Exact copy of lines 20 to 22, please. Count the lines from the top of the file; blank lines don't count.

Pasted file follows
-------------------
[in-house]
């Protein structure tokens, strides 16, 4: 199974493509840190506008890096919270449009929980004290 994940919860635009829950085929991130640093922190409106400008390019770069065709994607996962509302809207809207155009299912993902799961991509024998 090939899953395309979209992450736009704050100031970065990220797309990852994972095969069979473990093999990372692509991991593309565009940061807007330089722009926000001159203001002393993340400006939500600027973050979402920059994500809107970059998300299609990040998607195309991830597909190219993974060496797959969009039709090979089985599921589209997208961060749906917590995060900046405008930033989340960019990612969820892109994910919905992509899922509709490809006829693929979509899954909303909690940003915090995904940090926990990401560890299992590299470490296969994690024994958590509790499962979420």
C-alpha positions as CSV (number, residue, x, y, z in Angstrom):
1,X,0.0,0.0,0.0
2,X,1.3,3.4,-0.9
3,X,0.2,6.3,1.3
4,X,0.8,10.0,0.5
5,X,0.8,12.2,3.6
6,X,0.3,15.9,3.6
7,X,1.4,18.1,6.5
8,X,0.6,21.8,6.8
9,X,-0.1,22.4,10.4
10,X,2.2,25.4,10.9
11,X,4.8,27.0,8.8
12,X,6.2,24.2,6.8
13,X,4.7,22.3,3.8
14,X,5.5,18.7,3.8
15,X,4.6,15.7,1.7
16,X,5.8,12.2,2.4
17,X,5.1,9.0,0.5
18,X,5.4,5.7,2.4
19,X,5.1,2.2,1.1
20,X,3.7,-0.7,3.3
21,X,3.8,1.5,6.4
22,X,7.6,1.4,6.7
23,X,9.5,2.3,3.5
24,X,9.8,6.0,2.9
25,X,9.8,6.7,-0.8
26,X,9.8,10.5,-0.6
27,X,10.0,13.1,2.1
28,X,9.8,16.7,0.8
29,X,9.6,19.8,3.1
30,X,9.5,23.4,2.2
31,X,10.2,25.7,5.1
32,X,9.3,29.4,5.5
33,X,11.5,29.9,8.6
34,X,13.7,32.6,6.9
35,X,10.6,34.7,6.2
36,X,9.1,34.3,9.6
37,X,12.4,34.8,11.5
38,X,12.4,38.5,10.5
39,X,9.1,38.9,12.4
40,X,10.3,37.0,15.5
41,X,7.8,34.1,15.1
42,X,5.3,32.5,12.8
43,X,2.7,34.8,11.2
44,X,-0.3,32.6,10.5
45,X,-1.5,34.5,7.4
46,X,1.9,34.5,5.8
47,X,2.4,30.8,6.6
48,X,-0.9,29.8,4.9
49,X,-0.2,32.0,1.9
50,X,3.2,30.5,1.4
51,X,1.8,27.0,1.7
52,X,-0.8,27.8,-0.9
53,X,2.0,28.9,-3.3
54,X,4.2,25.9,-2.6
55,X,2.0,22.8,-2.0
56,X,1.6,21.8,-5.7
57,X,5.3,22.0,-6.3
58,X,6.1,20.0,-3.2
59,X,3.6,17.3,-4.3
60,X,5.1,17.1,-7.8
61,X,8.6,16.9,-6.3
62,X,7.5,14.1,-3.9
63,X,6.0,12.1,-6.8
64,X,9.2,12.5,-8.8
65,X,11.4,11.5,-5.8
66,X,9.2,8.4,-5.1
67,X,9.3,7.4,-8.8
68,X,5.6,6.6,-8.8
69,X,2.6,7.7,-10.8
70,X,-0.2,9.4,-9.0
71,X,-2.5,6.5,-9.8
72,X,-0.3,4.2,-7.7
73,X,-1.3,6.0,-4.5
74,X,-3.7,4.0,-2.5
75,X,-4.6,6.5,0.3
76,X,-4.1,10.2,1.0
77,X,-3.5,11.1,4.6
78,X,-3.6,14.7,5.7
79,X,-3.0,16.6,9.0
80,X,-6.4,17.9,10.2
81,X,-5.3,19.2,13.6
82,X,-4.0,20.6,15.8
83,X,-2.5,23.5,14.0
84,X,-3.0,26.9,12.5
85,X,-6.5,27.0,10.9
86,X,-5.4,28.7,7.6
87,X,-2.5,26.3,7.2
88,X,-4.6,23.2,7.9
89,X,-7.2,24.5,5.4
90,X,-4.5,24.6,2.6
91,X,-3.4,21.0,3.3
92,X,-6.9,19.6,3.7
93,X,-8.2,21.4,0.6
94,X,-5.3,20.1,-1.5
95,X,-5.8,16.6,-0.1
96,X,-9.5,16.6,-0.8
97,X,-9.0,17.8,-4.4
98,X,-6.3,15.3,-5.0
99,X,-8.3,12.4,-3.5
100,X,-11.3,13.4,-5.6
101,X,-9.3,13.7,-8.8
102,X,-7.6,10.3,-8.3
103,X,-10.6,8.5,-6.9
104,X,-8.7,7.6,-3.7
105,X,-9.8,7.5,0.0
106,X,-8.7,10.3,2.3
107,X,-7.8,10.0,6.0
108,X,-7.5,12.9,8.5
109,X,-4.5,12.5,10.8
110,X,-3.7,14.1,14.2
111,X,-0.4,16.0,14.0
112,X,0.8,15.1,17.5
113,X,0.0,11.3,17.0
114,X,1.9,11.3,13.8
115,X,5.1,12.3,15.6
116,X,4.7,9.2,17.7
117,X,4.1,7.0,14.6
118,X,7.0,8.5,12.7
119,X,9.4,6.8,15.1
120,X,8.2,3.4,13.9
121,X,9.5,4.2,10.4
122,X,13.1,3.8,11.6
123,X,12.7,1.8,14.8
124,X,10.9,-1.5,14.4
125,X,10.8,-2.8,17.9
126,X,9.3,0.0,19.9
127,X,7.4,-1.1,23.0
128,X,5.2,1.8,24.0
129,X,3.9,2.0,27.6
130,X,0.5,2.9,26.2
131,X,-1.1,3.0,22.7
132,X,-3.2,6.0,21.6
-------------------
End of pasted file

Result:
17,X,5.1,9.0,0.5
18,X,5.4,5.7,2.4
19,X,5.1,2.2,1.1